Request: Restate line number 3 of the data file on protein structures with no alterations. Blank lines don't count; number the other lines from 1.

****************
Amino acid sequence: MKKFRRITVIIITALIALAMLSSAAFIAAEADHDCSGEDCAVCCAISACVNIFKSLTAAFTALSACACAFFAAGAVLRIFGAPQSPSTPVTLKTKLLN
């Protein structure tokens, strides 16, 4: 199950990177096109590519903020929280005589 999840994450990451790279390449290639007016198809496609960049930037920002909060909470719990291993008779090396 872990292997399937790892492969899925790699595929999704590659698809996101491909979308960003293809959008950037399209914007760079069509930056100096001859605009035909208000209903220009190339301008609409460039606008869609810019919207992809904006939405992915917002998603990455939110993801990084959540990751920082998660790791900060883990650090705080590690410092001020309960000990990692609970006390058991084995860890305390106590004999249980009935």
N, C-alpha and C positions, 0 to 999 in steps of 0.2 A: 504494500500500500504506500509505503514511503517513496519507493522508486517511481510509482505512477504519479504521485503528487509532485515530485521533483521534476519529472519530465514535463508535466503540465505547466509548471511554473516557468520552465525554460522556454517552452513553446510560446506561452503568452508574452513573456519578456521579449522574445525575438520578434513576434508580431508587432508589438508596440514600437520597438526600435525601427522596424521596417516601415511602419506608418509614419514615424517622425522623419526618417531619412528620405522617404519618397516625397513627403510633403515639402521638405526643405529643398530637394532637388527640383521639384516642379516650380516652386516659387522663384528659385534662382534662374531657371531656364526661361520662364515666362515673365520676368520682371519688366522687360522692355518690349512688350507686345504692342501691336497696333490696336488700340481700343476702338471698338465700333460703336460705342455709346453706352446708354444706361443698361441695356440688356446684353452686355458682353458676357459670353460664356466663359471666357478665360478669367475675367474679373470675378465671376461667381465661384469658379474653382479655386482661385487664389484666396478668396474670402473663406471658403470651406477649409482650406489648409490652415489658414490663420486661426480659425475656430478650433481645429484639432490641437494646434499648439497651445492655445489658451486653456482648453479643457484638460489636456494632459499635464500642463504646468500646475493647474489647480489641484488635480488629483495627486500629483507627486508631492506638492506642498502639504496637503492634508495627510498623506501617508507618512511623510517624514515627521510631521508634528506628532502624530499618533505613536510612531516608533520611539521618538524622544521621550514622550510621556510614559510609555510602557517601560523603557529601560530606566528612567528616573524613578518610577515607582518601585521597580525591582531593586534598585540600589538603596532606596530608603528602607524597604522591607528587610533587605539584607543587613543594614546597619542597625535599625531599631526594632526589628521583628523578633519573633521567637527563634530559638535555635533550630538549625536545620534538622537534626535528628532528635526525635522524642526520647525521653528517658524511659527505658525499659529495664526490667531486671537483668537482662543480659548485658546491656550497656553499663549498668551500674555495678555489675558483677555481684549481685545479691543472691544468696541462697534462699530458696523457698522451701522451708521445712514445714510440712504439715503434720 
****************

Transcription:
N, C-alpha and C positions, 0 to 999 in steps of 0.2 A: 504494500500500500504506500509505503514511503517513496519507493522508486517511481510509482505512477504519479504521485503528487509532485515530485521533483521534476519529472519530465514535463508535466503540465505547466509548471511554473516557468520552465525554460522556454517552452513553446510560446506561452503568452508574452513573456519578456521579449522574445525575438520578434513576434508580431508587432508589438508596440514600437520597438526600435525601427522596424521596417516601415511602419506608418509614419514615424517622425522623419526618417531619412528620405522617404519618397516625397513627403510633403515639402521638405526643405529643398530637394532637388527640383521639384516642379516650380516652386516659387522663384528659385534662382534662374531657371531656364526661361520662364515666362515673365520676368520682371519688366522687360522692355518690349512688350507686345504692342501691336497696333490696336488700340481700343476702338471698338465700333460703336460705342455709346453706352446708354444706361443698361441695356440688356446684353452686355458682353458676357459670353460664356466663359471666357478665360478669367475675367474679373470675378465671376461667381465661384469658379474653382479655386482661385487664389484666396478668396474670402473663406471658403470651406477649409482650406489648409490652415489658414490663420486661426480659425475656430478650433481645429484639432490641437494646434499648439497651445492655445489658451486653456482648453479643457484638460489636456494632459499635464500642463504646468500646475493647474489647480489641484488635480488629483495627486500629483507627486508631492506638492506642498502639504496637503492634508495627510498623506501617508507618512511623510517624514515627521510631521508634528506628532502624530499618533505613536510612531516608533520611539521618538524622544521621550514622550510621556510614559510609555510602557517601560523603557529601560530606566528612567528616573524613578518610577515607582518601585521597580525591582531593586534598585540600589538603596532606596530608603528602607524597604522591607528587610533587605539584607543587613543594614546597619542597625535599625531599631526594632526589628521583628523578633519573633521567637527563634530559638535555635533550630538549625536545620534538622537534626535528628532528635526525635522524642526520647525521653528517658524511659527505658525499659529495664526490667531486671537483668537482662543480659548485658546491656550497656553499663549498668551500674555495678555489675558483677555481684549481685545479691543472691544468696541462697534462699530458696523457698522451701522451708521445712514445714510440712504439715503434720 